We've featured a lot of articles about 3D printing over the last few months but, with so much going on in this field, we've been resisting the temptation to do “just another 3D printing piece”. Occasionally, though, we come across something which is extremely clever, innovative or, as in this case, just plain brilliant.
Four year old Emma Lavelle was born with a congenital disorder called arthrogryposis multiplex congenita (AMC), which causes stiff joints and underdeveloped muscles. As a result, Emma was unable to move her limbs and spent the first two years of her life either in surgery or in casts. After two years, she still couldn't move her arms and yearned to be able to play and explore the world in the same way as her big sister. Determined to provide her daughter with as normal a life as possible, Emma’s mother, Megan, looked for a solution that would give Emma the freedom and mobility that she craved.
At an AMC conference in Philadelphia, Megan witnessed a demonstration of the WREX (Wilmington Robotic Exoskeleton), which allows children with underdeveloped arms to move, play and even feed themselves. Developed by Tariq Rahman and Whitney Sample of the Nemours/Alfred I. duPont Hospital for Children in Wilmington, Delaware, WREX is essentially a system of metal rods and elastic bands, which support the child's limbs and enable movement that would not otherwise be possible.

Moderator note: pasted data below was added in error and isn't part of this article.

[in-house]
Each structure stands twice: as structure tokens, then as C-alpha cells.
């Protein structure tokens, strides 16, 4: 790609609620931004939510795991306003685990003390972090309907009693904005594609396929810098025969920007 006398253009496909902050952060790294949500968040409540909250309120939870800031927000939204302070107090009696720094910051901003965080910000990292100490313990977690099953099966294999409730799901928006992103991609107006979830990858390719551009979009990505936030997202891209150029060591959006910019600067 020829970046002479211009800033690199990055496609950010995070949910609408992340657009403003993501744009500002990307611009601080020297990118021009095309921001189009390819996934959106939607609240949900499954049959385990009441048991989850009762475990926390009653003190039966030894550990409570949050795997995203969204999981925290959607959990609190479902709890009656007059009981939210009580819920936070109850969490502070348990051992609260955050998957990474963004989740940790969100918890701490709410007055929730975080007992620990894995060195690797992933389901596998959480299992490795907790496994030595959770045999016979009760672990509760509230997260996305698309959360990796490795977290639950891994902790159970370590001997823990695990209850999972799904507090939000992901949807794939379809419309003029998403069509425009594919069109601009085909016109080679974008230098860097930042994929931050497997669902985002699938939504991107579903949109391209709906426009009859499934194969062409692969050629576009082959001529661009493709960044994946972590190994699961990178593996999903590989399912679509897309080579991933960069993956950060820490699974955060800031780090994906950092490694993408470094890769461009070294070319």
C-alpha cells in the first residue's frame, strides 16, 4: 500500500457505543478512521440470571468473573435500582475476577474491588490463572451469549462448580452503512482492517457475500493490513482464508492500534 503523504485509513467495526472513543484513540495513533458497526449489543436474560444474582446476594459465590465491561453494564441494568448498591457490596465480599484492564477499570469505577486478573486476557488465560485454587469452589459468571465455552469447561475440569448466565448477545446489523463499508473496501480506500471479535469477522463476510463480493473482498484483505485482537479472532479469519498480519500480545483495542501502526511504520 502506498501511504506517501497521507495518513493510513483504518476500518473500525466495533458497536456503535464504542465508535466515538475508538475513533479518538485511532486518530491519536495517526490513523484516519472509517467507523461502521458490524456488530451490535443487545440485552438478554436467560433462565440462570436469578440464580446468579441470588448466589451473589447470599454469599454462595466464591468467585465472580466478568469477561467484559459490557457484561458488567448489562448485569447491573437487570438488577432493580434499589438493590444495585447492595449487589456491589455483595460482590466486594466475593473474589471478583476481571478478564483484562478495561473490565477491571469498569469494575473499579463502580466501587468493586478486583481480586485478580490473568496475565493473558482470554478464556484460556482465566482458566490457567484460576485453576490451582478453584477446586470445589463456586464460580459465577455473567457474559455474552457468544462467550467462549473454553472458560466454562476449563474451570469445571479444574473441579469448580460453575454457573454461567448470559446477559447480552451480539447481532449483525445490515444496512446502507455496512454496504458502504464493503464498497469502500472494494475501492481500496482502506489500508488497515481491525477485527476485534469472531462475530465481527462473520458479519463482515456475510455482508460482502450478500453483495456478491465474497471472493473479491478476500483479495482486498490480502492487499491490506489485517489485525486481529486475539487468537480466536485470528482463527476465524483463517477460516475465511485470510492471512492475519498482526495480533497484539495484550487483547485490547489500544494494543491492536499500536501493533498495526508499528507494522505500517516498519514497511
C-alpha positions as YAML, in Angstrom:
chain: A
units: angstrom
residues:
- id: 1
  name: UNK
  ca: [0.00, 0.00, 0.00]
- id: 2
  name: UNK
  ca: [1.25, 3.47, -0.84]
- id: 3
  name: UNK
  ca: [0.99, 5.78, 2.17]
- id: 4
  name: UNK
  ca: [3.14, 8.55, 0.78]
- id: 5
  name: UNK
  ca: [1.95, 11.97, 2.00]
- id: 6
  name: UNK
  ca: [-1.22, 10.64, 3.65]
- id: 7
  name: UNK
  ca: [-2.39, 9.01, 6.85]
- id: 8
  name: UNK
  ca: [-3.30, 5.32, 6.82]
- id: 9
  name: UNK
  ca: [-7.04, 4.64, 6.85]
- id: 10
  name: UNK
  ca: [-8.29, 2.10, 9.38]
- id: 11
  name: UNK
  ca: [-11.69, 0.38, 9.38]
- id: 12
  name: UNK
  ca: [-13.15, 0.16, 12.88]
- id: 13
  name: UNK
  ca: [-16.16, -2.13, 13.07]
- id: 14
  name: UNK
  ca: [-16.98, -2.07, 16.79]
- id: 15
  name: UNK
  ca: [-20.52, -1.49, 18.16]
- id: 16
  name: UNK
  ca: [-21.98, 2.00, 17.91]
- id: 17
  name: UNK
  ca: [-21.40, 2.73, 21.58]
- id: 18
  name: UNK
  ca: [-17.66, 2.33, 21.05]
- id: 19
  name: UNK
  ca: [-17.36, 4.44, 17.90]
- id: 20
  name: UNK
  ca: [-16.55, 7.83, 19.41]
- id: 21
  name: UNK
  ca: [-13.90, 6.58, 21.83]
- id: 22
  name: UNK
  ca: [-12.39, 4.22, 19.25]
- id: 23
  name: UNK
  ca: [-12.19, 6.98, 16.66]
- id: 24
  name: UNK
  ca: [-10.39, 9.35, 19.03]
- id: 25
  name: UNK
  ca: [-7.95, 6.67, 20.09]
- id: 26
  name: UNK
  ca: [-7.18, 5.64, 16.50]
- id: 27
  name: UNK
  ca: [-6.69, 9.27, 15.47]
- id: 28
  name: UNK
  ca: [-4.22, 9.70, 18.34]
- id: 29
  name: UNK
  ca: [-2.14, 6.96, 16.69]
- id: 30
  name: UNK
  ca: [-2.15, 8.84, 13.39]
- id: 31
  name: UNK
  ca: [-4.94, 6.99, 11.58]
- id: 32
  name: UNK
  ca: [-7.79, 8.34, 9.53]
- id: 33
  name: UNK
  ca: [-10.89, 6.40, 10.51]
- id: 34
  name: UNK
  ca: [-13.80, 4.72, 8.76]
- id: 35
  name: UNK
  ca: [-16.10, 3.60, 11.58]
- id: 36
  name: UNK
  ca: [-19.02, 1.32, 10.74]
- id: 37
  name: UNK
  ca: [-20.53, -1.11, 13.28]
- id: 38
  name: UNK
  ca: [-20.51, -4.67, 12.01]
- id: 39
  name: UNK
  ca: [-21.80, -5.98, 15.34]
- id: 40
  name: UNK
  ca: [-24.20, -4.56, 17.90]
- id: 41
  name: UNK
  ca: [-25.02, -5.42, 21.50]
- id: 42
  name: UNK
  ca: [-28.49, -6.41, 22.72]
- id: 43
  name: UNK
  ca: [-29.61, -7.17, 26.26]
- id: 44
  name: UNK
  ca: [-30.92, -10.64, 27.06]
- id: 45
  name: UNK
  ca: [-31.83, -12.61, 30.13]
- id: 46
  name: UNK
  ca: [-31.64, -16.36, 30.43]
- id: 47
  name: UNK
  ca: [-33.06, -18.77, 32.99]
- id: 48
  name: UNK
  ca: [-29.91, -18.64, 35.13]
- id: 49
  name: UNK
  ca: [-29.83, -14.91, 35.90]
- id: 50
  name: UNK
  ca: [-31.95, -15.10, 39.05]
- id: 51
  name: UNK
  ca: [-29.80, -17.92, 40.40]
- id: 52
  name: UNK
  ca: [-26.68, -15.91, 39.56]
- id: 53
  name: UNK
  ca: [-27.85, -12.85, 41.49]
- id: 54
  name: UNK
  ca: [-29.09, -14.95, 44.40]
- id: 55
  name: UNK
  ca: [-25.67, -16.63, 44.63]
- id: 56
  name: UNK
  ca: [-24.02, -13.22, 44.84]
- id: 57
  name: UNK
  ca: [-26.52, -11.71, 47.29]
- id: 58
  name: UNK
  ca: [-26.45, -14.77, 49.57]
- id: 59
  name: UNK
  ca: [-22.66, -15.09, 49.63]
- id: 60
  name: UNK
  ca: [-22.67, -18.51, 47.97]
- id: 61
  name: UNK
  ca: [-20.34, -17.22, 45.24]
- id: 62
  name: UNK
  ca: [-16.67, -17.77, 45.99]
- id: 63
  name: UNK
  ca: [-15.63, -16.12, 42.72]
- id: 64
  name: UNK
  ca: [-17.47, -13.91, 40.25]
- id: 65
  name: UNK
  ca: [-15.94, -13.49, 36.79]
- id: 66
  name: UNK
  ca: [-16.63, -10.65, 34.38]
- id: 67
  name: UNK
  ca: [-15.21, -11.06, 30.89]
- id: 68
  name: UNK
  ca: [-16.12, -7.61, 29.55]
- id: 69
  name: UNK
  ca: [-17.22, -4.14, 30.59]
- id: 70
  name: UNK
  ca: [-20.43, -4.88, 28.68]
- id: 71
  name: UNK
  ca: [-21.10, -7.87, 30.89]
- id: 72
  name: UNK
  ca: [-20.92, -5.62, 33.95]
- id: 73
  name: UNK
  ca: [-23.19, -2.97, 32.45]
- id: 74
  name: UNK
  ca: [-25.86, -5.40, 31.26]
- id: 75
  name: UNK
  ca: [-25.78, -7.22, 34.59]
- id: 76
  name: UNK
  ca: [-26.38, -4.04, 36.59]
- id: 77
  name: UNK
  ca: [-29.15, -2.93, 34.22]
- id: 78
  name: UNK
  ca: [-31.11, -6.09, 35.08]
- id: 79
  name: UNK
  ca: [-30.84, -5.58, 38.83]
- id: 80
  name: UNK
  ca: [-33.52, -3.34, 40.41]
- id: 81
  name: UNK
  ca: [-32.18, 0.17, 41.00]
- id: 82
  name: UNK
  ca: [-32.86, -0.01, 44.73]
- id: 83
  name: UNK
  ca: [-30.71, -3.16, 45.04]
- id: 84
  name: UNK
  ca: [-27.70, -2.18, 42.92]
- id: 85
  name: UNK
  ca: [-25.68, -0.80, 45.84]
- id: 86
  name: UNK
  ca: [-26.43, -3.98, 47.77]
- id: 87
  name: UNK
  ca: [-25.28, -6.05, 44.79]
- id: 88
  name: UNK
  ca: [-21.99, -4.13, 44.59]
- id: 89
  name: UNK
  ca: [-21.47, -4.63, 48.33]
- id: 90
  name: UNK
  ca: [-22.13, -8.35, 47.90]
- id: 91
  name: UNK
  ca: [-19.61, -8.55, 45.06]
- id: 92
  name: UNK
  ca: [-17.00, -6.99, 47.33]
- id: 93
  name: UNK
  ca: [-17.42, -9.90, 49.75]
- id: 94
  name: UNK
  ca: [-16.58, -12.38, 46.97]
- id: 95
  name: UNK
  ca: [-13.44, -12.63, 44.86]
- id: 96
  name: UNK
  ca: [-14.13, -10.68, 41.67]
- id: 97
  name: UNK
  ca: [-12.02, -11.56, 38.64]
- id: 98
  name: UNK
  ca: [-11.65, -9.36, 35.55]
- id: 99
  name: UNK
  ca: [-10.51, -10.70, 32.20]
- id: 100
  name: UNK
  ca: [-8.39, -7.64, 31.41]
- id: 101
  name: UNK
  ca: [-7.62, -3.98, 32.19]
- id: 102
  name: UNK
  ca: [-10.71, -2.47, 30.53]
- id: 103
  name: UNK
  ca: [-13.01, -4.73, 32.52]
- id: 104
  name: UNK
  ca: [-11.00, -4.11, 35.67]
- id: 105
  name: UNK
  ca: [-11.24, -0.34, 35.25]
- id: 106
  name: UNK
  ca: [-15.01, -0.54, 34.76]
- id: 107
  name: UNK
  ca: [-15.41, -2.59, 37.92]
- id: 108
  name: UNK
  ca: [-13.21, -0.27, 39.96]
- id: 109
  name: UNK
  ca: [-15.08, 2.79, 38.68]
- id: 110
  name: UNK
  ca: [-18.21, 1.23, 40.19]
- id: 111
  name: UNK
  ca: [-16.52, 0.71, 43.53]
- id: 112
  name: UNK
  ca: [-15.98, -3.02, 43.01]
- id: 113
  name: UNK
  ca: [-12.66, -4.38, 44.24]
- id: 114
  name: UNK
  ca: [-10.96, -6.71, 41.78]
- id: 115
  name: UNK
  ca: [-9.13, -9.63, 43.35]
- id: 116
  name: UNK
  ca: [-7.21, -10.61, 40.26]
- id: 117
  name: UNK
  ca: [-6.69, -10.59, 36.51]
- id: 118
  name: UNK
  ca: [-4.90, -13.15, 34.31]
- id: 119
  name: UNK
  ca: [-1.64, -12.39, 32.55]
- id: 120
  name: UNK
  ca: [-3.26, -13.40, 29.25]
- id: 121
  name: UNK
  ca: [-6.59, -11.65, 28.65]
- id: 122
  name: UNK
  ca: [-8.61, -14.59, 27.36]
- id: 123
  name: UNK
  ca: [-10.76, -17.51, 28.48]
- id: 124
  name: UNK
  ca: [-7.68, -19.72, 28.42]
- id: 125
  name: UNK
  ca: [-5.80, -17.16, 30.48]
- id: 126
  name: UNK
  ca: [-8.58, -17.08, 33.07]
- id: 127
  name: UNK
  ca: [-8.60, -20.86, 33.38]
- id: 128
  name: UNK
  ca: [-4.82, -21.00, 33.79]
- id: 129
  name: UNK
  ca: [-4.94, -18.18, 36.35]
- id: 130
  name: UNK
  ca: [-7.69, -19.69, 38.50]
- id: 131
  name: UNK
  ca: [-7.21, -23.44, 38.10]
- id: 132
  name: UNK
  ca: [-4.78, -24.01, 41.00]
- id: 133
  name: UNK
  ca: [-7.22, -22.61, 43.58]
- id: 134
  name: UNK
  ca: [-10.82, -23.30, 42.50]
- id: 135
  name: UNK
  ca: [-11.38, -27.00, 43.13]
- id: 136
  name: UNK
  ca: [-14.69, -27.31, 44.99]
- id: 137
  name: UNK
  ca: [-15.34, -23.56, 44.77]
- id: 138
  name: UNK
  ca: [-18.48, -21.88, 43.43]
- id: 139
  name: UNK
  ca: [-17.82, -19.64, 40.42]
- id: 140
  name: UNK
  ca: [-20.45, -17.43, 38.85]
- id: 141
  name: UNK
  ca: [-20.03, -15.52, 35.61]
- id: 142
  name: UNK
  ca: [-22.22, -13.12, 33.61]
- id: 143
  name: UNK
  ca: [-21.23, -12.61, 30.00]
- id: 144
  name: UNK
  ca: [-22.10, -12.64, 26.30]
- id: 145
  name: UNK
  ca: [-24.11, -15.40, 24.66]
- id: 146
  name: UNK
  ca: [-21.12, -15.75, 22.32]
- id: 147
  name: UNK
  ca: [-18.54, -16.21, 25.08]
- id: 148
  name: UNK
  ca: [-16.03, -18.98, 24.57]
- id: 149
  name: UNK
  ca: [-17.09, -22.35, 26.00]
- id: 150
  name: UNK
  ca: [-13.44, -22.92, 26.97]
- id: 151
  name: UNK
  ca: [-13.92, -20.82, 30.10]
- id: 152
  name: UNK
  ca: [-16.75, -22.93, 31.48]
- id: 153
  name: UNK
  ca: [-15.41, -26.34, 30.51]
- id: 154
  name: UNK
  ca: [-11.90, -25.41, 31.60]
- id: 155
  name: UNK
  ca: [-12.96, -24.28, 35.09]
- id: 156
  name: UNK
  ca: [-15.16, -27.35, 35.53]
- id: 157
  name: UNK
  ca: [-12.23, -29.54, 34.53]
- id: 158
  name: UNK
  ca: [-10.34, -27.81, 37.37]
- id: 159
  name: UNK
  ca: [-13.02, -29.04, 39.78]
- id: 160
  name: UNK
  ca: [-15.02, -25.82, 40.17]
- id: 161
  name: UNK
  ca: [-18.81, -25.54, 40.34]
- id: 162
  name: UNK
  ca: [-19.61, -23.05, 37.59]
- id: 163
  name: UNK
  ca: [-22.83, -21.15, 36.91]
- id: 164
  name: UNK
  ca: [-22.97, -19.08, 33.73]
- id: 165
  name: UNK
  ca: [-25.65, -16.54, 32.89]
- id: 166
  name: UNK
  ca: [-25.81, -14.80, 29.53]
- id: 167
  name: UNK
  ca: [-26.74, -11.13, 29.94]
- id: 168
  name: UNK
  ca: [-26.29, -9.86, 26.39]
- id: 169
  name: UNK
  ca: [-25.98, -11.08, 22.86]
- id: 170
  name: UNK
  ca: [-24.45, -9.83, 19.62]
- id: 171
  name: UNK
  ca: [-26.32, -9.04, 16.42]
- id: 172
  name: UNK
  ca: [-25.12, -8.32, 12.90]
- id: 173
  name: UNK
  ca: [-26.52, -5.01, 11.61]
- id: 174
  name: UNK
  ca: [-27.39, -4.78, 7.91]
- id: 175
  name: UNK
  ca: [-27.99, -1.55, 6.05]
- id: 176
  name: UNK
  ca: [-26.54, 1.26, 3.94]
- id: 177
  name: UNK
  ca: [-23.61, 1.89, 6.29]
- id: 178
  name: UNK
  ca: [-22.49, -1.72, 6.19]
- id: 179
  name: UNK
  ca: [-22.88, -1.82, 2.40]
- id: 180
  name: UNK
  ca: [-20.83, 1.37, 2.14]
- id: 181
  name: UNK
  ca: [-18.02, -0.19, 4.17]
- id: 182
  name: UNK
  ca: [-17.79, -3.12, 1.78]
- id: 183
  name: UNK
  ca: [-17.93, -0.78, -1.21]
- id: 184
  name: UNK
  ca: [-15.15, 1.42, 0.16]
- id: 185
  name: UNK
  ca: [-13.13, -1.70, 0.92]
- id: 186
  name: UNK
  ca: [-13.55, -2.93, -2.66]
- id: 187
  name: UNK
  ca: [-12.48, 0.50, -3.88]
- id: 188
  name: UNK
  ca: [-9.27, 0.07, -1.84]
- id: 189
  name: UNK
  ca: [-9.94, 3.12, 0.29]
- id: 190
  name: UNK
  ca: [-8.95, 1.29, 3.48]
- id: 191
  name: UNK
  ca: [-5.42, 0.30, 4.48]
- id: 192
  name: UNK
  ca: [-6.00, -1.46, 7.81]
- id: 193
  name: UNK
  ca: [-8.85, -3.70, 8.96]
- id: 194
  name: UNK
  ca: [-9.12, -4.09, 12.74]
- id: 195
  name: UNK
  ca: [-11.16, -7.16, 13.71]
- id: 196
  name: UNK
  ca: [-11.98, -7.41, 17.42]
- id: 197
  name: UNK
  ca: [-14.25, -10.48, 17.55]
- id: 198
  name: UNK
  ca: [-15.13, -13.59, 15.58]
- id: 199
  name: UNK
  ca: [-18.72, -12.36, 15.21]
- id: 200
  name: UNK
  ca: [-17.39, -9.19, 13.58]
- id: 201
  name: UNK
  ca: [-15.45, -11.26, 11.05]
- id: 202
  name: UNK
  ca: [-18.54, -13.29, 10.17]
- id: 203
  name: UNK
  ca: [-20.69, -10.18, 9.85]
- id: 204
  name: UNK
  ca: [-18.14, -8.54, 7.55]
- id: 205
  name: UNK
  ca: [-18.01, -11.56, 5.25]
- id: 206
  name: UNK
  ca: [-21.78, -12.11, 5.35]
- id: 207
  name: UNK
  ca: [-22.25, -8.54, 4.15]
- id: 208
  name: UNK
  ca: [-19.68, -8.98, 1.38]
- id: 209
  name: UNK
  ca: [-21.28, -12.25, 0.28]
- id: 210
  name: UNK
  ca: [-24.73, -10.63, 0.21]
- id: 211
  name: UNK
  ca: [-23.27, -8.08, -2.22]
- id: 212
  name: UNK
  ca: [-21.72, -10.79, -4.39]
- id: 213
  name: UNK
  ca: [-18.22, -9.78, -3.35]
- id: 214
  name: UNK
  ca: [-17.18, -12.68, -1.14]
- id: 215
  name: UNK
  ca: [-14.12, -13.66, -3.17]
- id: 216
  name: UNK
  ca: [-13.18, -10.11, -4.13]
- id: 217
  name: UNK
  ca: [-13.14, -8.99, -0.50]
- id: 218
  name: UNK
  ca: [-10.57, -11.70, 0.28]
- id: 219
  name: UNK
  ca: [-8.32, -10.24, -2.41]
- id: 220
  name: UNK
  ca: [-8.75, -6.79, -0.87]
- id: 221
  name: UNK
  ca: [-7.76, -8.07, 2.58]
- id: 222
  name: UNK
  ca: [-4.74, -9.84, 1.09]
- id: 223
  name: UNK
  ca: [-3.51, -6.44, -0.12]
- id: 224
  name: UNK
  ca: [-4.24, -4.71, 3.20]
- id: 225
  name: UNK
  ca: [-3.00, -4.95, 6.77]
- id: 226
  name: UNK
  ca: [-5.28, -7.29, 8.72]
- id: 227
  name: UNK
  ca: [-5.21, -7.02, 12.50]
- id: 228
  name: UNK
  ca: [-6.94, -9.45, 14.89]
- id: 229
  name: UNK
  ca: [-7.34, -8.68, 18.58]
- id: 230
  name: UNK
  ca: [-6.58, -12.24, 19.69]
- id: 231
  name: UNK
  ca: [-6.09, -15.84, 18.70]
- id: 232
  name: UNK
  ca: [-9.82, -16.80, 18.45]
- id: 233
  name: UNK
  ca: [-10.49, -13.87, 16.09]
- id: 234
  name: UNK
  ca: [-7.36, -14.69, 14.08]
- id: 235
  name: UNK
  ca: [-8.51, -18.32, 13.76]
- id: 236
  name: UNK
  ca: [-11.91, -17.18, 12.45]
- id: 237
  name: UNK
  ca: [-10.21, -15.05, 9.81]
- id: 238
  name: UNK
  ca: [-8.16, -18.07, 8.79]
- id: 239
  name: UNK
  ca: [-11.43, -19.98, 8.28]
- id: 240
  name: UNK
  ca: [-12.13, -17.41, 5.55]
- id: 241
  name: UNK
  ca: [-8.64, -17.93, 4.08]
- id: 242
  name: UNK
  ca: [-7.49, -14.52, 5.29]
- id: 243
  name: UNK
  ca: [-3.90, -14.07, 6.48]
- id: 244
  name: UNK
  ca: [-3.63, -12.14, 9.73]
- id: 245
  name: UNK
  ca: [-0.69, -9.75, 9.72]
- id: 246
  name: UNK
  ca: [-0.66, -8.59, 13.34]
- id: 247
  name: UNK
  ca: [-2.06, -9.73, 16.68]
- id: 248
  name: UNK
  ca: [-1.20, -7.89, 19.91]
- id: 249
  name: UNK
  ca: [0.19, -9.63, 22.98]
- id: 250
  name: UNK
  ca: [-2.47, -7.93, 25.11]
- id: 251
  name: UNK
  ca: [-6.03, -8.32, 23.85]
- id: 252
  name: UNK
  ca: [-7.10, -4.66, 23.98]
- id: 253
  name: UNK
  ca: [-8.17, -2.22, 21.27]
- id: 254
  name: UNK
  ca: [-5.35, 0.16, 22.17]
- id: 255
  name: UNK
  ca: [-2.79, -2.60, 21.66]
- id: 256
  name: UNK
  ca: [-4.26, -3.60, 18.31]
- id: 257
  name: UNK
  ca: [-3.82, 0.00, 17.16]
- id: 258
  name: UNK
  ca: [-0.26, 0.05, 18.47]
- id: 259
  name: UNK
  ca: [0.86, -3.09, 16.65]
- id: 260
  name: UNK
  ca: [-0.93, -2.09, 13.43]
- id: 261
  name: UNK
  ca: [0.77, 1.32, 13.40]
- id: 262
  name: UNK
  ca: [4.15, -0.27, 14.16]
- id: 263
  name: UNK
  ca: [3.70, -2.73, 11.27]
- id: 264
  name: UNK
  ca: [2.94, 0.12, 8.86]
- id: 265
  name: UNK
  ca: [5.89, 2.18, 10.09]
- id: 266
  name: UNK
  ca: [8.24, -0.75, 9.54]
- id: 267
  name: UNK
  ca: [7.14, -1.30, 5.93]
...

A trial run in a stationary, lab-based WREX showed promising results, with Emma able to lift her arms for the first time. The challenge, though, was to make the WREX small and portable enough for everday use; existing WREX models had been designed for children in wheelchairs but Emma was able to walk, so the new WREX had to be light enough for her to wear.
The CNC machine which Rahman and Sample had used to manufacture the original WREX was incapable of producing the small, detailed parts needed for a portable version, so they turned to the Stratasys 3D printer in Sample's lab. The 3D-printed WREX was light and durable enough for everyday use and has given Emma the freedom of movement and independence that she had so desperately longed for. Perhaps even more importantly, the portable WREX will benefit Emma's cognitive and emotional development, as these can be impaired by long term disuse of the arms.
Emma is now able to express herself in a whole range of new ways and loves her WREX so much that she refers to it as her “magic arms”. There are now fifteen children using portable WREX and doctors are monitoring Emma's physical and psychological progress closely as she's the first child to benefit from the system at such a young age. Find out more about Emma’s amazing story by watching Stratasys' inspirational video below: